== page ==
7 Tips to Help You Deal with Emotional Eating & Diabetes

Often the strongest cravings for particular foods occur when we are at our lowest point emotionally. Lots of people use food for comfort occasionally ­ either consciously or unconsciously, and on occasion it is not really an issue. This is often when we are dealing with a tough problem or we are bored and need to keep occupied. Problematic Emotional Eating is when you regularly eat to lessen or ease negative emotions such as stress, anger, anxiety, boredom, sadness and loneliness­ which can sabotage your healthy eating, weight and diabetes management efforts. This type of eating usually leads to eating too much food, especially high­ calorie, sweet, salty and fatty foods which we tend to crave when negative emotions hit.

It is entirely possible however that if you’re prone to emotional eating, you can take steps to regain control of your eating habits and get back on track with your health management.

Mood and food

Both major events and daily life hassles can trigger Emotional Eating. When there is a major event in your life such as losing a job, dealing with health problems like diabetes, or a relationship breakdown, it is common to experience deep emotions that can trigger over eating.

Daily stress, such as running children around, juggling work, endless medical appointments, or managing the bills, can also trigger emotions that lead to overeating.

We know that some foods might have sort of “addictive” qualities. For example, when you eat foods such as chocolate, your body releases small amounts of mood and satisfaction raising hormones. These feelings can be like a “reward” for eating that food and might encourage you to choose foods next time you are feeling down. Related to this is the simple fact that the pleasure of eating something like chocolate lessens negative emotions.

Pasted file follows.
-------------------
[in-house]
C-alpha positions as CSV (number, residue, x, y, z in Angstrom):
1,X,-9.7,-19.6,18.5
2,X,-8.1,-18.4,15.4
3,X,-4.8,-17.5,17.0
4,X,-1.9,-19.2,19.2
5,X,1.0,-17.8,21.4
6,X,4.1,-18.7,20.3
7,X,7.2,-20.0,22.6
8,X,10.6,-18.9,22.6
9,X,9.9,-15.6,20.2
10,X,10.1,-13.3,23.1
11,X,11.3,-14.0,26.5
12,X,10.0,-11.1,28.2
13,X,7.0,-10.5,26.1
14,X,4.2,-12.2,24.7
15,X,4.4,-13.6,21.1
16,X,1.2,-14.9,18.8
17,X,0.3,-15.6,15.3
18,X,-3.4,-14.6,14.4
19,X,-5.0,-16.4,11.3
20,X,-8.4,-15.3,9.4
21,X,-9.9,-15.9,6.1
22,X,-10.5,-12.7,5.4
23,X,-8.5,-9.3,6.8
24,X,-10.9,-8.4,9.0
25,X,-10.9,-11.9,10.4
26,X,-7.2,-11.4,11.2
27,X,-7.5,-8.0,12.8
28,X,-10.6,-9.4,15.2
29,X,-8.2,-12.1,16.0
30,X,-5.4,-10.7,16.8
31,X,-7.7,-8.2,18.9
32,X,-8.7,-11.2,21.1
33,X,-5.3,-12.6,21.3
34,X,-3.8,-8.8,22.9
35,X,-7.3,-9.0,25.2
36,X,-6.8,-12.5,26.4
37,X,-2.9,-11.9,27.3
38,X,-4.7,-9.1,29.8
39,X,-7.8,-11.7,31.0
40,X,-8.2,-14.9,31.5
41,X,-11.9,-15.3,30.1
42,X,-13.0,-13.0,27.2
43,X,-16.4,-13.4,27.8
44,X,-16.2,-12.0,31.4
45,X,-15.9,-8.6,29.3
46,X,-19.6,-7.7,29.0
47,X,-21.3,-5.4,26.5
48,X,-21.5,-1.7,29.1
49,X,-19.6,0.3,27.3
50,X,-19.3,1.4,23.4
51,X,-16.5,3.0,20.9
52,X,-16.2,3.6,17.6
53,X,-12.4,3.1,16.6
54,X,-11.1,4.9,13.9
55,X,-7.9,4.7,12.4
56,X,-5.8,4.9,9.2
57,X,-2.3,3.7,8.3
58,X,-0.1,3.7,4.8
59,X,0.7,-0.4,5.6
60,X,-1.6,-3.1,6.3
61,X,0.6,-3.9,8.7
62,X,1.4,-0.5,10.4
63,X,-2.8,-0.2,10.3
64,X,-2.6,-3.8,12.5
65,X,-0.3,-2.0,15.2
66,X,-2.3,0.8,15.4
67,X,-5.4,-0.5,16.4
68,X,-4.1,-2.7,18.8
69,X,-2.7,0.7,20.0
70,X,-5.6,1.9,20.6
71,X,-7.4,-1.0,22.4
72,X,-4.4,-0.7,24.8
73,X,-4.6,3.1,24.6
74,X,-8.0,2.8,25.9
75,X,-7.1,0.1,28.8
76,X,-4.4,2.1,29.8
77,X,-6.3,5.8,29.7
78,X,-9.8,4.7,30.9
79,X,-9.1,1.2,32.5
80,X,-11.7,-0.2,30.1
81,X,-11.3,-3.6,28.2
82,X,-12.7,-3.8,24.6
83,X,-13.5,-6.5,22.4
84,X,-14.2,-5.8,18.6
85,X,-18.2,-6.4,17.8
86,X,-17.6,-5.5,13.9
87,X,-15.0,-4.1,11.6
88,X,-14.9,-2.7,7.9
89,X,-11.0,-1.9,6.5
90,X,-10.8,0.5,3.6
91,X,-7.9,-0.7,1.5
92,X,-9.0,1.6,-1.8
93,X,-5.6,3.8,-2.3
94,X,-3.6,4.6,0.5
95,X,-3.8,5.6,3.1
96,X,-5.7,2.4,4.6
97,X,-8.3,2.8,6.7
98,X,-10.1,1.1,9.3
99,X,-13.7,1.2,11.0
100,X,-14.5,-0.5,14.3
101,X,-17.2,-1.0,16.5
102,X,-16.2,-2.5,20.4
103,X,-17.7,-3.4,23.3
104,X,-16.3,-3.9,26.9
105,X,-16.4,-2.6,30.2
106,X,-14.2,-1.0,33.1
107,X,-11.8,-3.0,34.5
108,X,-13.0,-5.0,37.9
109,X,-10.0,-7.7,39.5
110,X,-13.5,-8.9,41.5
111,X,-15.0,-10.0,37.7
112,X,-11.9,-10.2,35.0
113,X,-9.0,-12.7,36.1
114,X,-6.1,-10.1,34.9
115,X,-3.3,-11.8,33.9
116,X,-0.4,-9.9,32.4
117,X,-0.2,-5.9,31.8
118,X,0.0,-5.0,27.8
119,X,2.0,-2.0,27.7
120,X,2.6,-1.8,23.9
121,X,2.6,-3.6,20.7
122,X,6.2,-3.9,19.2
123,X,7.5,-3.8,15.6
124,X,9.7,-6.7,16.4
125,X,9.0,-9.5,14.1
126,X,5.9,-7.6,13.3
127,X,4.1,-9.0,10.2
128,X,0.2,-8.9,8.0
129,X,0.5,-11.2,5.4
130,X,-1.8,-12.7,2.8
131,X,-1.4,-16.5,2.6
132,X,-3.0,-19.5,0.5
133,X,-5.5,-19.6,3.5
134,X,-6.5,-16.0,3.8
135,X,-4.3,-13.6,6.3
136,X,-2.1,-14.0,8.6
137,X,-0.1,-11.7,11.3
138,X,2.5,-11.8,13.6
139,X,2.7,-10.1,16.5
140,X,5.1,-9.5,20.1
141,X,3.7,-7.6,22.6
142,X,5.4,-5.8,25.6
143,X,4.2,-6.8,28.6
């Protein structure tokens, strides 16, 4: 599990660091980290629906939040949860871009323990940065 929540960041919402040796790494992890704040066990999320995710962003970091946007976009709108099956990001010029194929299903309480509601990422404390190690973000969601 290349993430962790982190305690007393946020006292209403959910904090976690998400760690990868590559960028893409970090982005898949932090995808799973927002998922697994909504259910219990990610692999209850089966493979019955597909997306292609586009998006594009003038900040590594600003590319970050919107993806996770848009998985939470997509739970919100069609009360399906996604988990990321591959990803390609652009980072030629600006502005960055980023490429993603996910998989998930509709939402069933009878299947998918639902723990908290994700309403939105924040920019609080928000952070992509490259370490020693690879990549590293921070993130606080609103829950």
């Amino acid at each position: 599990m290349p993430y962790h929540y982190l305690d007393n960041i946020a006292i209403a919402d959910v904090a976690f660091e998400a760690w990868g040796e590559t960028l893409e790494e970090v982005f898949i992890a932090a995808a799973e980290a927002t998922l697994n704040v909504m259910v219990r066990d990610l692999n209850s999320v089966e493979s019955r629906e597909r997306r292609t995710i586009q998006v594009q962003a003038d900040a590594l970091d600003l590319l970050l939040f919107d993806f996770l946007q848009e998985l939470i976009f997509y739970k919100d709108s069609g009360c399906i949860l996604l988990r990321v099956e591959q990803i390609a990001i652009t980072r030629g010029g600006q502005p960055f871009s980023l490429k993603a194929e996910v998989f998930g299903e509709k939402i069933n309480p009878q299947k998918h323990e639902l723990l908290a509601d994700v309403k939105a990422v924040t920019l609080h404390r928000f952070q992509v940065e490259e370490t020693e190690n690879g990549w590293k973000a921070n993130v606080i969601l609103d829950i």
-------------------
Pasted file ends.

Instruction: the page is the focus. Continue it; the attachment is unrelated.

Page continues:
Food can also be a distraction. If you’re worried about something and going over and over it in your mind, eating comfort foods may distract you. However this distraction is only short term. While you’re eating the food your thoughts focus on the pleasant taste of your comfort food. Unfortunately, when you finish eating, your mind goes back to the worries and you often also have the added burden of guilt about overeating. This is also the case in the situation of eating due to boredom or habit. In the end the feelings of guilt often feed into the cycle of Emotional Eating.

ideas for healthy food at Christmas for diabetesGetting control over eating habits

You can take steps to control cravings. To help stop emotional eating, here are 7 Tips to Help You Deal with Emotional Eating & Diabetes

1) Learn to recognise real hunger

Work out if your hunger is physical or emotional? If you ate just a few hours ago and don’t have a rumbling stomach, you’re probably not really hungry. In that case give the craving a few minutes to pass by distracting yourself and staying away from temptation.

2) Know the trigger­